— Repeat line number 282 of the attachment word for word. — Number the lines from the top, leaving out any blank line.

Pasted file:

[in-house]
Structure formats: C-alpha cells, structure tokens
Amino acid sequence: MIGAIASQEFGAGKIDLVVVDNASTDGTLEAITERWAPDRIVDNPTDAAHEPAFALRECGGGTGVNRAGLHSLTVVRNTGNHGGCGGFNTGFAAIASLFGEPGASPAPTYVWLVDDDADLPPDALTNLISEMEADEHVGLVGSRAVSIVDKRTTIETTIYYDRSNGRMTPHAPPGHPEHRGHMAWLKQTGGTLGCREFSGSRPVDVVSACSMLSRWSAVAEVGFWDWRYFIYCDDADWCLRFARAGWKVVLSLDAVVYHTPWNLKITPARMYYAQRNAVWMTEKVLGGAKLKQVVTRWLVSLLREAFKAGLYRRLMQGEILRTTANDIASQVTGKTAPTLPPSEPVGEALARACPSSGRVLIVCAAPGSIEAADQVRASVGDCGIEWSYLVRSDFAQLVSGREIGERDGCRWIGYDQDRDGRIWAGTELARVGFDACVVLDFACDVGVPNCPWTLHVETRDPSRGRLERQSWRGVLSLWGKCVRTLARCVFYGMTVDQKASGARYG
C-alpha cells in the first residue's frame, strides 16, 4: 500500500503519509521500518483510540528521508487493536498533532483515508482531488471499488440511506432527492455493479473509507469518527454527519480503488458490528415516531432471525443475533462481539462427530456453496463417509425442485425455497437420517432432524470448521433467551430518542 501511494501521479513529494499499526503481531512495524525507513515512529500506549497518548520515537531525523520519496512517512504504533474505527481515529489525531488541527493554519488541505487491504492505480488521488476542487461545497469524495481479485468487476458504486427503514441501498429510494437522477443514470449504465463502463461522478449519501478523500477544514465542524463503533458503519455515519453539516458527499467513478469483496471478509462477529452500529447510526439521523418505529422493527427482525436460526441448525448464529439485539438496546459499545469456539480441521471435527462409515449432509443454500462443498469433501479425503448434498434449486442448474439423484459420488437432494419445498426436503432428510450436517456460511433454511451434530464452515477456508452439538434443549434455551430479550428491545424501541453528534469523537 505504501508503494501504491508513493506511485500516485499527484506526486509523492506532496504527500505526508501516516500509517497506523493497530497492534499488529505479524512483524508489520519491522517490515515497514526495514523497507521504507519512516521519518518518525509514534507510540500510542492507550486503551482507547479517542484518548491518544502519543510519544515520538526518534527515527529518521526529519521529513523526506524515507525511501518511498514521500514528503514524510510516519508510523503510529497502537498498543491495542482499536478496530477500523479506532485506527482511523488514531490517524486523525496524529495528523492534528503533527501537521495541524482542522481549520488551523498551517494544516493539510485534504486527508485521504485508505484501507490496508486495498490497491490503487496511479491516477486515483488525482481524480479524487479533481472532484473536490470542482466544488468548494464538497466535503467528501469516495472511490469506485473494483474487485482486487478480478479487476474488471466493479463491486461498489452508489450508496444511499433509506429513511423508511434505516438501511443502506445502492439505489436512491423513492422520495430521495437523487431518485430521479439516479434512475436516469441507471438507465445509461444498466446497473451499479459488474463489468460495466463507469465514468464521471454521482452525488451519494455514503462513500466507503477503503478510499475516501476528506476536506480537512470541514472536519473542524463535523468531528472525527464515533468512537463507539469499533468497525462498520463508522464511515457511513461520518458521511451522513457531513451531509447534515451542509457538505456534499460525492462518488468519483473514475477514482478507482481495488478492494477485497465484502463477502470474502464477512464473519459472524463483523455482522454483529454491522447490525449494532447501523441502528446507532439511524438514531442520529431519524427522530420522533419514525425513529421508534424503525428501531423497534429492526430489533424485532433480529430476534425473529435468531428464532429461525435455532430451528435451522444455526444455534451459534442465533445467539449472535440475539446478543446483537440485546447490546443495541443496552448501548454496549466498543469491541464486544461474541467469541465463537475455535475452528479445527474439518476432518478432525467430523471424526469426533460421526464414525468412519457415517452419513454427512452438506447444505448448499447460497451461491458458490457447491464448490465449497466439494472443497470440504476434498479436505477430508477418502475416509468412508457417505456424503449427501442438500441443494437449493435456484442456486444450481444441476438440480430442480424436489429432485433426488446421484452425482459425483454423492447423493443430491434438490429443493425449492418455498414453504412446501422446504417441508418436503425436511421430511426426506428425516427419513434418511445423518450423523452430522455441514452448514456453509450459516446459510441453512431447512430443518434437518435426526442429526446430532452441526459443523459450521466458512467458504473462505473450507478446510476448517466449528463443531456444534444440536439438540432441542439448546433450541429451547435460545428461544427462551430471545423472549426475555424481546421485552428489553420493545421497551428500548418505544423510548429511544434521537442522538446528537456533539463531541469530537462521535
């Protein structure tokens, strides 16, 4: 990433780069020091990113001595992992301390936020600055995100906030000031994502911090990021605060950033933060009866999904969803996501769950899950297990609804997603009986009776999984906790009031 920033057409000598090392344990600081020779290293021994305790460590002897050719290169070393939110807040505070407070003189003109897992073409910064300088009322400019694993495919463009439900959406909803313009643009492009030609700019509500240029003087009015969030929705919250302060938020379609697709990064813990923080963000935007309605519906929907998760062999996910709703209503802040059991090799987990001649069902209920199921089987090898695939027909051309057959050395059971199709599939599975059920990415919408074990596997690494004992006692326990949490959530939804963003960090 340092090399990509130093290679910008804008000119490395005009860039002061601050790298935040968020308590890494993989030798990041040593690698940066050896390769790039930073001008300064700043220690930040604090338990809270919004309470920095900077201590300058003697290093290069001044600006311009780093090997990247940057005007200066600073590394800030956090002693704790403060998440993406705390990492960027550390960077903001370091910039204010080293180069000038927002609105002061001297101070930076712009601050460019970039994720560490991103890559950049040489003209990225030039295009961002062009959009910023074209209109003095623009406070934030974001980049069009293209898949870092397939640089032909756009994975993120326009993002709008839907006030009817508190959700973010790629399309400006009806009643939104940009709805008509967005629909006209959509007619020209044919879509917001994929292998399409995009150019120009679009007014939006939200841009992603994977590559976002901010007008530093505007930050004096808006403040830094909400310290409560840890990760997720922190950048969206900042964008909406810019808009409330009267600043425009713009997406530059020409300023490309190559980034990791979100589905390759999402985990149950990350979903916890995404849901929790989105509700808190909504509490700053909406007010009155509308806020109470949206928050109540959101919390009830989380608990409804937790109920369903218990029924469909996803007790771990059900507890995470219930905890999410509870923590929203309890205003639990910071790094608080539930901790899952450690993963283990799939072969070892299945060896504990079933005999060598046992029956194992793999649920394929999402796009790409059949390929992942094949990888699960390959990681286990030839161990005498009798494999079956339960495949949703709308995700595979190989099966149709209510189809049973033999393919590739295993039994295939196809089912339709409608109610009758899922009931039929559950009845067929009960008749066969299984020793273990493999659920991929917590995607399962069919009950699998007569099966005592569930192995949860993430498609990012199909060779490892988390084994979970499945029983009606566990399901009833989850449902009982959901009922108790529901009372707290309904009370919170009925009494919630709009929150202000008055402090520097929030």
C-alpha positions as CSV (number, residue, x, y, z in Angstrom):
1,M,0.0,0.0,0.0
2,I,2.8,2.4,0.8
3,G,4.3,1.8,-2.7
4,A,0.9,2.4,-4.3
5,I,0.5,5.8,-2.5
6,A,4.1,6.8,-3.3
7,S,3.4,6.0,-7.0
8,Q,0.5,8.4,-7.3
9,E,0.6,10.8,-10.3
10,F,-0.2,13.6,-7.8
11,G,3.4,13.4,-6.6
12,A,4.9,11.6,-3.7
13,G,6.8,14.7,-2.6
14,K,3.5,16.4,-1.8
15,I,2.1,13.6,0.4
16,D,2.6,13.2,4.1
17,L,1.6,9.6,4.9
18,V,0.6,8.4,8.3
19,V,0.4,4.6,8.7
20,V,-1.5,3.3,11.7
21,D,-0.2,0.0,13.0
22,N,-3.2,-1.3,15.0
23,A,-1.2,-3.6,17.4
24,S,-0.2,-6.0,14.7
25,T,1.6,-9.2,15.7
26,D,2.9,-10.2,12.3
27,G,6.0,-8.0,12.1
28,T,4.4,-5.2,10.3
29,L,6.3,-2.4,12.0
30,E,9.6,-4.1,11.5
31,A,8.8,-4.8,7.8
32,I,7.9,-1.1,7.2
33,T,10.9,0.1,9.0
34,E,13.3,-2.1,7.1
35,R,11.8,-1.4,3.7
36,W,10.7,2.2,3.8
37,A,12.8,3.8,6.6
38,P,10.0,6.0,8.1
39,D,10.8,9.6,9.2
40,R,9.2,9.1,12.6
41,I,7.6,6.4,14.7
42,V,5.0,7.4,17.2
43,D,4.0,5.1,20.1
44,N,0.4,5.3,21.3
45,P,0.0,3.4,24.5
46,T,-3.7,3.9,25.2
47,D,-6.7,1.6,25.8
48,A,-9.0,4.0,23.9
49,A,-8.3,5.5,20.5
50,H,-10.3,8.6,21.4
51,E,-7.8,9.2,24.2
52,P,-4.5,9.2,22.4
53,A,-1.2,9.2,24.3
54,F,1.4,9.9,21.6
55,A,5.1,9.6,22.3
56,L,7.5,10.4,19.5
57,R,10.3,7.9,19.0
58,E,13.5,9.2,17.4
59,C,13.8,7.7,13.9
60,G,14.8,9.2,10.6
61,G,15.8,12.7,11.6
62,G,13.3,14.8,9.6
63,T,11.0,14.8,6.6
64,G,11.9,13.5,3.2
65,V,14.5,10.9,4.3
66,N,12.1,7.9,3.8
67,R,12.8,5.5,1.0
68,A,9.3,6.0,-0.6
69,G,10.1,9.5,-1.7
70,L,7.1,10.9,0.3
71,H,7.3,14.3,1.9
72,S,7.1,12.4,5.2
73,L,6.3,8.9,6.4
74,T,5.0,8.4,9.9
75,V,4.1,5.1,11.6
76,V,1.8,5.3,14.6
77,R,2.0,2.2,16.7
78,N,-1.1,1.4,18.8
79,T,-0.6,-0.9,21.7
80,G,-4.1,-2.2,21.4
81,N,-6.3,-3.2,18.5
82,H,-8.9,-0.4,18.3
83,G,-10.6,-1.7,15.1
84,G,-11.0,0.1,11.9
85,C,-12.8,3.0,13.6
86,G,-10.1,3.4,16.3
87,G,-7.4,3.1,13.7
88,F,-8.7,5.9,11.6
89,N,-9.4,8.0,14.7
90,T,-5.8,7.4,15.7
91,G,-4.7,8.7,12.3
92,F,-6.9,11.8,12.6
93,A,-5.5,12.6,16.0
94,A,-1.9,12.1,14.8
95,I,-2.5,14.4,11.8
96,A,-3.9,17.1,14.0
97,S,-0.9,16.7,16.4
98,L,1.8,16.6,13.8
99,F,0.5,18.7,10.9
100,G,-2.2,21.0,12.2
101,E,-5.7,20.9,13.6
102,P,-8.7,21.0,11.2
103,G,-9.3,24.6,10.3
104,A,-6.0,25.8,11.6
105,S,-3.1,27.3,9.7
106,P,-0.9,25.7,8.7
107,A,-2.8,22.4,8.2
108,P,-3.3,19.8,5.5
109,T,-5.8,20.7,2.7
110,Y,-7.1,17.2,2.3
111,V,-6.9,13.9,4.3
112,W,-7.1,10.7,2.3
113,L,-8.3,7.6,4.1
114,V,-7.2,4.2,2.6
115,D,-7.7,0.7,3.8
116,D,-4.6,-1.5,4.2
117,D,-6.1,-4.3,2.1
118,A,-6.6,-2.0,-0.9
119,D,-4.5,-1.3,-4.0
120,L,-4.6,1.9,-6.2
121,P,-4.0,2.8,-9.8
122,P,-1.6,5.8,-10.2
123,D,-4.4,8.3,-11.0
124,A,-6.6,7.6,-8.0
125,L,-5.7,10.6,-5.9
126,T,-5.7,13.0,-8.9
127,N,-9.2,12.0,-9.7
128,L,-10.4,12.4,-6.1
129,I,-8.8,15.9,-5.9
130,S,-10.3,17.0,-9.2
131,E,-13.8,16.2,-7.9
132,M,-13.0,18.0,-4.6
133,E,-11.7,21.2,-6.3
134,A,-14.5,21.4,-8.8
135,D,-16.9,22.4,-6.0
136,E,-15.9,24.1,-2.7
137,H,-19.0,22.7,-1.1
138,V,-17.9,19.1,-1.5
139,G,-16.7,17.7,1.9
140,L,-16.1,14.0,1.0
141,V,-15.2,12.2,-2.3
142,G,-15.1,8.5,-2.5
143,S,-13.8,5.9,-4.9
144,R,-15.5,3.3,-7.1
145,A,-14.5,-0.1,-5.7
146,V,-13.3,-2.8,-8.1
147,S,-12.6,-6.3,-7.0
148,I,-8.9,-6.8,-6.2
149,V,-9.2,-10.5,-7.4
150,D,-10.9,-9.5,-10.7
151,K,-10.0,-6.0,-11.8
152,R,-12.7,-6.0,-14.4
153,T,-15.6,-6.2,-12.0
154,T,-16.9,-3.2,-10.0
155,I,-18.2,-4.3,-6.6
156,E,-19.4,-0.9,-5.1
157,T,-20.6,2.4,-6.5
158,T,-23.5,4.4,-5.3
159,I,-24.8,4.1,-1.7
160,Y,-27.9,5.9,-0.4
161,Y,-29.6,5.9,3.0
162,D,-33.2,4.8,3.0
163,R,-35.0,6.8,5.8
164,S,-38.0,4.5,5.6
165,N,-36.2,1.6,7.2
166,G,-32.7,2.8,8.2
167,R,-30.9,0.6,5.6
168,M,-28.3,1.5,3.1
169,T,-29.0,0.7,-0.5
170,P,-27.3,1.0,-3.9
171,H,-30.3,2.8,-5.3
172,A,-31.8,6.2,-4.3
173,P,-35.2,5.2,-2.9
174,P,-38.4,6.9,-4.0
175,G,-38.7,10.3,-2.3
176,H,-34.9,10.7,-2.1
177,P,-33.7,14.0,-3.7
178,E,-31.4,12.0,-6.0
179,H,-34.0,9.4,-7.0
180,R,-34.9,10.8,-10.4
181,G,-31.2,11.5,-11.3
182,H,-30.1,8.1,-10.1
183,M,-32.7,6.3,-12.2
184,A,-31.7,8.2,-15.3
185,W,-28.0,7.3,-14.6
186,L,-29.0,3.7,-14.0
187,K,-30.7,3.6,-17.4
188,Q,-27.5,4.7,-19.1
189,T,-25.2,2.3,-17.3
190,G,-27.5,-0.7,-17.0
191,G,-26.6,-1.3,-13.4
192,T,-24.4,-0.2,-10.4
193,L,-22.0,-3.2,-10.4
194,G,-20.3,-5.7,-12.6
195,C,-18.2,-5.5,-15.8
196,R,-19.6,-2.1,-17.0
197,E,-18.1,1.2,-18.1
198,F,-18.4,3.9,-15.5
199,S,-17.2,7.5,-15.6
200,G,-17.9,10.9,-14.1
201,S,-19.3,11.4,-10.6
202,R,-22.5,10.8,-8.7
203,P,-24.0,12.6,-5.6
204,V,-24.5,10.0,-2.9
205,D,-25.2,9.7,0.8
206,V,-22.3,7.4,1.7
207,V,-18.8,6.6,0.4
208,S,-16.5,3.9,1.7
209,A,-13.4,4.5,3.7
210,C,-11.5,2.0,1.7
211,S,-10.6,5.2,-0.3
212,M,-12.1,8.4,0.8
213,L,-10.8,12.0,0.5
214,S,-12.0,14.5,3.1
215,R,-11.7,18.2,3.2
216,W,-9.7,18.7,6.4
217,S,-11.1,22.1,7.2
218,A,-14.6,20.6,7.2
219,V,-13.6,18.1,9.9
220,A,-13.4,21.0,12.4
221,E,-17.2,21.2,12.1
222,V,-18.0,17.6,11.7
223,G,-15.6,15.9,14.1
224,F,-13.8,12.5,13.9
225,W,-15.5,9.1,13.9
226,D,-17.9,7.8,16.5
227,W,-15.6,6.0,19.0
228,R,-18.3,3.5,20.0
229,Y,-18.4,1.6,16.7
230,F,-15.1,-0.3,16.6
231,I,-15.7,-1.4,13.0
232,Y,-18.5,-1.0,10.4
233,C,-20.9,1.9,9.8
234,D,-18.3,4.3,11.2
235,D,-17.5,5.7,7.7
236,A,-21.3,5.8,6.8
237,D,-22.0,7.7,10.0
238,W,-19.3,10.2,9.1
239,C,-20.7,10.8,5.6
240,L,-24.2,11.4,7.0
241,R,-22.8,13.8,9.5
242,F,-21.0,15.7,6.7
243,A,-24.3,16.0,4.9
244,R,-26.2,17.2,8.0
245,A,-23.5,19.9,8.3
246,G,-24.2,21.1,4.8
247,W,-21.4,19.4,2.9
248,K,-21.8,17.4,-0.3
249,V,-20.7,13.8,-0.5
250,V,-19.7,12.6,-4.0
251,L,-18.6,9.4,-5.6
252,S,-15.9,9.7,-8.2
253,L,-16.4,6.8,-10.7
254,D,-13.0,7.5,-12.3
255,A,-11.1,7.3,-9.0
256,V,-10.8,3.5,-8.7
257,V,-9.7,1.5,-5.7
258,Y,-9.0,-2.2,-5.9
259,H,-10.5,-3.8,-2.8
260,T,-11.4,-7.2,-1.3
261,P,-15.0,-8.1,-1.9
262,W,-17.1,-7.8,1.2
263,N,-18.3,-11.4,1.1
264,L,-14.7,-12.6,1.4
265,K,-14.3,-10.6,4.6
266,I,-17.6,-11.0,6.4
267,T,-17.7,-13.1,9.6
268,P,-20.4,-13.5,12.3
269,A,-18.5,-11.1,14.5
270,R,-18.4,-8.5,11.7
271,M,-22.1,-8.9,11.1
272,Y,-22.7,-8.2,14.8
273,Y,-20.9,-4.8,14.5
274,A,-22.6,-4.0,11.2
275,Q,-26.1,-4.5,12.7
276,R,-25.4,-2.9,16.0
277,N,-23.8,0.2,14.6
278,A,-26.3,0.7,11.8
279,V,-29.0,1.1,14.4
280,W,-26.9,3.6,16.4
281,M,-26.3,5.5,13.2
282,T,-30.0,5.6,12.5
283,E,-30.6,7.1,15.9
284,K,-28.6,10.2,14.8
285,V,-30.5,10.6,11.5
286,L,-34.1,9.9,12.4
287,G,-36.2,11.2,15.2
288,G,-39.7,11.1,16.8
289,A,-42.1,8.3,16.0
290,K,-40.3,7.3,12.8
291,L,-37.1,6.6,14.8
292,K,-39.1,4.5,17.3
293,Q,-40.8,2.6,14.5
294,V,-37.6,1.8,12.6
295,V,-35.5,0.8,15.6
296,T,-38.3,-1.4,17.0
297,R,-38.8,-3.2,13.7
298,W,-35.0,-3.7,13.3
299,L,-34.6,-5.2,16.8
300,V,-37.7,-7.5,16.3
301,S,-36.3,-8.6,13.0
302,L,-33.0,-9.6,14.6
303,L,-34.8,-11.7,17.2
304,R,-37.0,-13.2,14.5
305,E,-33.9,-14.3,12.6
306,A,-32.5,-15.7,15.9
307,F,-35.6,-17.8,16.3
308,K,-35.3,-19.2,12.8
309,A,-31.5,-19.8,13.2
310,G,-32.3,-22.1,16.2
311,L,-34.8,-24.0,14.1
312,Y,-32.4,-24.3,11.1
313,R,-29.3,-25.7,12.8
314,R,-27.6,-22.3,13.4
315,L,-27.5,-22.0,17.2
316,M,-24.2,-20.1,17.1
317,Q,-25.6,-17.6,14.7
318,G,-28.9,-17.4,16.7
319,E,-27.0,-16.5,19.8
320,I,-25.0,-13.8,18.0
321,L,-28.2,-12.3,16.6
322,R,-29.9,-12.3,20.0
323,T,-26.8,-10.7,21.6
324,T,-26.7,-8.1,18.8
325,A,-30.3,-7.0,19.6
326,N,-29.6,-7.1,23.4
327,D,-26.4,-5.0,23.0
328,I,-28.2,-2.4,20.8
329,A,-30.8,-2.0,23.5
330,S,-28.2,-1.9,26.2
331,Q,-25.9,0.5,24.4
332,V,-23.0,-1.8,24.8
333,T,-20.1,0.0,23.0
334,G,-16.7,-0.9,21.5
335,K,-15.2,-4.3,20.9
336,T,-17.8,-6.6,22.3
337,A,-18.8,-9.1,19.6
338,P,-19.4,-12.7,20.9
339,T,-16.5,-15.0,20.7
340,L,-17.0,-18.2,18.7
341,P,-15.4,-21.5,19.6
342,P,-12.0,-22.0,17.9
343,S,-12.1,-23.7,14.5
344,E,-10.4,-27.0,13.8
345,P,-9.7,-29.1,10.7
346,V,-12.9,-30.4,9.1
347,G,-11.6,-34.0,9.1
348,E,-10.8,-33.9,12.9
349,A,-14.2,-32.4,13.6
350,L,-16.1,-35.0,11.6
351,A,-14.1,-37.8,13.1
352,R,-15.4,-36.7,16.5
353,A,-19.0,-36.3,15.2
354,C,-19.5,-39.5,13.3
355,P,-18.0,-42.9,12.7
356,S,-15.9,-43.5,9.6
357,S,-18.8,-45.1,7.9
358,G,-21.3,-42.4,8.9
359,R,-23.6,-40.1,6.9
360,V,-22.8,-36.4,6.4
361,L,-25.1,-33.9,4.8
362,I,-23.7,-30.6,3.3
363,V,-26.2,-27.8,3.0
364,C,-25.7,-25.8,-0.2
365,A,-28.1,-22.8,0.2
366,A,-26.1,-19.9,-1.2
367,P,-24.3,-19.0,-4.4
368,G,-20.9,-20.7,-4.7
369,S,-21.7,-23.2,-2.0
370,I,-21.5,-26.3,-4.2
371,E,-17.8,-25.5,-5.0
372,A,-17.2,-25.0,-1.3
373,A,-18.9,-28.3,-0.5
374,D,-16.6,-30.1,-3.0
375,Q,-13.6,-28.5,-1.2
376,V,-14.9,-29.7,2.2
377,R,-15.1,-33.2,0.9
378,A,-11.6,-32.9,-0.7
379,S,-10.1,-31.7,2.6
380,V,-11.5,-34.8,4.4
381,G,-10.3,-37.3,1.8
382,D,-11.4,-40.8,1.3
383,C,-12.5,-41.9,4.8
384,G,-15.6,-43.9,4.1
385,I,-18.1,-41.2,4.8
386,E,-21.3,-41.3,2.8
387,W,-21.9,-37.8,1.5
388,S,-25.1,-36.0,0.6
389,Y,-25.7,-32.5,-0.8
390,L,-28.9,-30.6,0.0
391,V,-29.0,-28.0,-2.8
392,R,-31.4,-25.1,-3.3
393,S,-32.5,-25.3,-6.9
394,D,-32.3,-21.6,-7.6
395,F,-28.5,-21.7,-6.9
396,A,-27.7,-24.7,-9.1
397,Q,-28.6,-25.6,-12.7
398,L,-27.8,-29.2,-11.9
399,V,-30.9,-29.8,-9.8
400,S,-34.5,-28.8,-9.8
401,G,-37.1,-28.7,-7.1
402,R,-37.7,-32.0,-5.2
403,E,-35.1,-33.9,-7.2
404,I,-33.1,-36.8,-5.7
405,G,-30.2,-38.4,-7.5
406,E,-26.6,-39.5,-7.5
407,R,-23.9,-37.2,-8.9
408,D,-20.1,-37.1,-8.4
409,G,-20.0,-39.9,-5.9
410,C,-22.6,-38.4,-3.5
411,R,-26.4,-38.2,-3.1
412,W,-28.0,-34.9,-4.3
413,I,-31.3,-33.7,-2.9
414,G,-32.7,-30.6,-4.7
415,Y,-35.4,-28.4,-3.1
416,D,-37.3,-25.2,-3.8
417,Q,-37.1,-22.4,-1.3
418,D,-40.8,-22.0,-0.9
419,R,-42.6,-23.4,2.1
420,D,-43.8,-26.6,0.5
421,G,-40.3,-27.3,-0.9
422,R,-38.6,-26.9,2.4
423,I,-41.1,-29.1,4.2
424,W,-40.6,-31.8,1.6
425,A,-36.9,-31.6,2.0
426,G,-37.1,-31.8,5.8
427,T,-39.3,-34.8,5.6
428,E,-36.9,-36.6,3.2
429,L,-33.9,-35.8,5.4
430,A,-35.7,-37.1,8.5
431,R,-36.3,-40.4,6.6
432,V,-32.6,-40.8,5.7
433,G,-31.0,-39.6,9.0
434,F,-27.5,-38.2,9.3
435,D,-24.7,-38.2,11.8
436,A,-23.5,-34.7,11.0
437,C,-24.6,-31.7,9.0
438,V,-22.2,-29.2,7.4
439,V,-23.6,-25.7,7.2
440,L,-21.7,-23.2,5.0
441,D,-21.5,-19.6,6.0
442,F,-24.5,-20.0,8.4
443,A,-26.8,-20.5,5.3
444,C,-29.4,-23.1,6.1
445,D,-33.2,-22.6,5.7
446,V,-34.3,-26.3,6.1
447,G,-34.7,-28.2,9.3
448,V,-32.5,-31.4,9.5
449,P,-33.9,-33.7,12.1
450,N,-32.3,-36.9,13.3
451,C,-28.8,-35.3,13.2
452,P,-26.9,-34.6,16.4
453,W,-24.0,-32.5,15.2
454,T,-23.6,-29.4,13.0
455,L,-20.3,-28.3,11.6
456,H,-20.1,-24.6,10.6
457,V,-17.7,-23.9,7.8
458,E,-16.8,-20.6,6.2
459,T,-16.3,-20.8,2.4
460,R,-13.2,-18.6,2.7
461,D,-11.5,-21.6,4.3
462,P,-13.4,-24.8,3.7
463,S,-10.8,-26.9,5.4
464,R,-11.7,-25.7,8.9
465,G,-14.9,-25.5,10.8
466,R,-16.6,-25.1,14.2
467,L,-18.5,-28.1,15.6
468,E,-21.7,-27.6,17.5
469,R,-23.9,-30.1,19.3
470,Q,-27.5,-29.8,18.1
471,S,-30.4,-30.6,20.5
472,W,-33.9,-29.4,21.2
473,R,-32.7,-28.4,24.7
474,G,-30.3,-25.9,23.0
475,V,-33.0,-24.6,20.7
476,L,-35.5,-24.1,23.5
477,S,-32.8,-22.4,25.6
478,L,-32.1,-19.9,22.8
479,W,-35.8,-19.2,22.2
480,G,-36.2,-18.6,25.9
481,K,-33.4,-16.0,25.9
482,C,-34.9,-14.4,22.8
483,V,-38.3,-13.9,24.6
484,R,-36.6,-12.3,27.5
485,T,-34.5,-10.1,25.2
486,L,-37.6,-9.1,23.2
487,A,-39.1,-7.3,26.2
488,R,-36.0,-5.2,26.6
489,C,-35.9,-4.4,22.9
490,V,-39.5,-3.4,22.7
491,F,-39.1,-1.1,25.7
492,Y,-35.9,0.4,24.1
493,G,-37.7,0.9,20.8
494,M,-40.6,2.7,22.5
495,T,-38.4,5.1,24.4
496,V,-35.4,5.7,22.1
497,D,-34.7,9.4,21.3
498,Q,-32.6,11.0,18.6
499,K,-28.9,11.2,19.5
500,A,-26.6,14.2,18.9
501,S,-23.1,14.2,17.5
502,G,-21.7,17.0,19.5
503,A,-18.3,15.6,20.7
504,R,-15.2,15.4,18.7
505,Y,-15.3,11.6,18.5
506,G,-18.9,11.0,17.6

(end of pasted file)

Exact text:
276,R,-25.4,-2.9,16.0